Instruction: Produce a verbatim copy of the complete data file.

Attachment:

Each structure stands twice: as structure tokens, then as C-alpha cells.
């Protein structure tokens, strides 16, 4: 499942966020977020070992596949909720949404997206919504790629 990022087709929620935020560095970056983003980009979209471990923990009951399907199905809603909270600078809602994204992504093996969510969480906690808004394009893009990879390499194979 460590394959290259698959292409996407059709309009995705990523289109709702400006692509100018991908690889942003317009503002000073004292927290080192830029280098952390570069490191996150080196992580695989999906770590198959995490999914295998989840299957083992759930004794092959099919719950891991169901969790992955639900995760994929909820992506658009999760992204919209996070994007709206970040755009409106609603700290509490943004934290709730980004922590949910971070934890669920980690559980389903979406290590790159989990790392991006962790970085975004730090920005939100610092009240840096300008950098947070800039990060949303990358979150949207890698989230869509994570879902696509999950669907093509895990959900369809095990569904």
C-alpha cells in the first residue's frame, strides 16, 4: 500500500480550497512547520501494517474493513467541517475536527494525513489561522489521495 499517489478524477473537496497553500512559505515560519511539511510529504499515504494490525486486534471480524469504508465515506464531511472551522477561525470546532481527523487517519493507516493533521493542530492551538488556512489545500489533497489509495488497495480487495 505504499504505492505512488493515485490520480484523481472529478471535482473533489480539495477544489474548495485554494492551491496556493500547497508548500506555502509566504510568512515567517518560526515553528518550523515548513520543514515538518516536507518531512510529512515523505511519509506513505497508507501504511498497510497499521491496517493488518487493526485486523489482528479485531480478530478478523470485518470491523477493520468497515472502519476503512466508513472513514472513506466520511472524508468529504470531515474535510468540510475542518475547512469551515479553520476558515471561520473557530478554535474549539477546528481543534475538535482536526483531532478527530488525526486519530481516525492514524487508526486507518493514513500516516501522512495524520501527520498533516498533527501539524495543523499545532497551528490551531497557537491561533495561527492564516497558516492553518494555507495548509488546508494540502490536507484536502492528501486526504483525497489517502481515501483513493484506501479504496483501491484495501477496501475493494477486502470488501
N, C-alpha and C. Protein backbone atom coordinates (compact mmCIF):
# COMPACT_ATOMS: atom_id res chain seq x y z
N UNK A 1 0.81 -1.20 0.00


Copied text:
Each structure stands twice: as structure tokens, then as C-alpha cells.
């Protein structure tokens, strides 16, 4: 499942966020977020070992596949909720949404997206919504790629 990022087709929620935020560095970056983003980009979209471990923990009951399907199905809603909270600078809602994204992504093996969510969480906690808004394009893009990879390499194979 460590394959290259698959292409996407059709309009995705990523289109709702400006692509100018991908690889942003317009503002000073004292927290080192830029280098952390570069490191996150080196992580695989999906770590198959995490999914295998989840299957083992759930004794092959099919719950891991169901969790992955639900995760994929909820992506658009999760992204919209996070994007709206970040755009409106609603700290509490943004934290709730980004922590949910971070934890669920980690559980389903979406290590790159989990790392991006962790970085975004730090920005939100610092009240840096300008950098947070800039990060949303990358979150949207890698989230869509994570879902696509999950669907093509895990959900369809095990569904």
C-alpha cells in the first residue's frame, strides 16, 4: 500500500480550497512547520501494517474493513467541517475536527494525513489561522489521495 499517489478524477473537496497553500512559505515560519511539511510529504499515504494490525486486534471480524469504508465515506464531511472551522477561525470546532481527523487517519493507516493533521493542530492551538488556512489545500489533497489509495488497495480487495 505504499504505492505512488493515485490520480484523481472529478471535482473533489480539495477544489474548495485554494492551491496556493500547497508548500506555502509566504510568512515567517518560526515553528518550523515548513520543514515538518516536507518531512510529512515523505511519509506513505497508507501504511498497510497499521491496517493488518487493526485486523489482528479485531480478530478478523470485518470491523477493520468497515472502519476503512466508513472513514472513506466520511472524508468529504470531515474535510468540510475542518475547512469551515479553520476558515471561520473557530478554535474549539477546528481543534475538535482536526483531532478527530488525526486519530481516525492514524487508526486507518493514513500516516501522512495524520501527520498533516498533527501539524495543523499545532497551528490551531497557537491561533495561527492564516497558516492553518494555507495548509488546508494540502490536507484536502492528501486526504483525497489517502481515501483513493484506501479504496483501491484495501477496501475493494477486502470488501
N, C-alpha and C. Protein backbone atom coordinates (compact mmCIF):
# COMPACT_ATOMS: atom_id res chain seq x y z
N UNK A 1 0.81 -1.20 0.00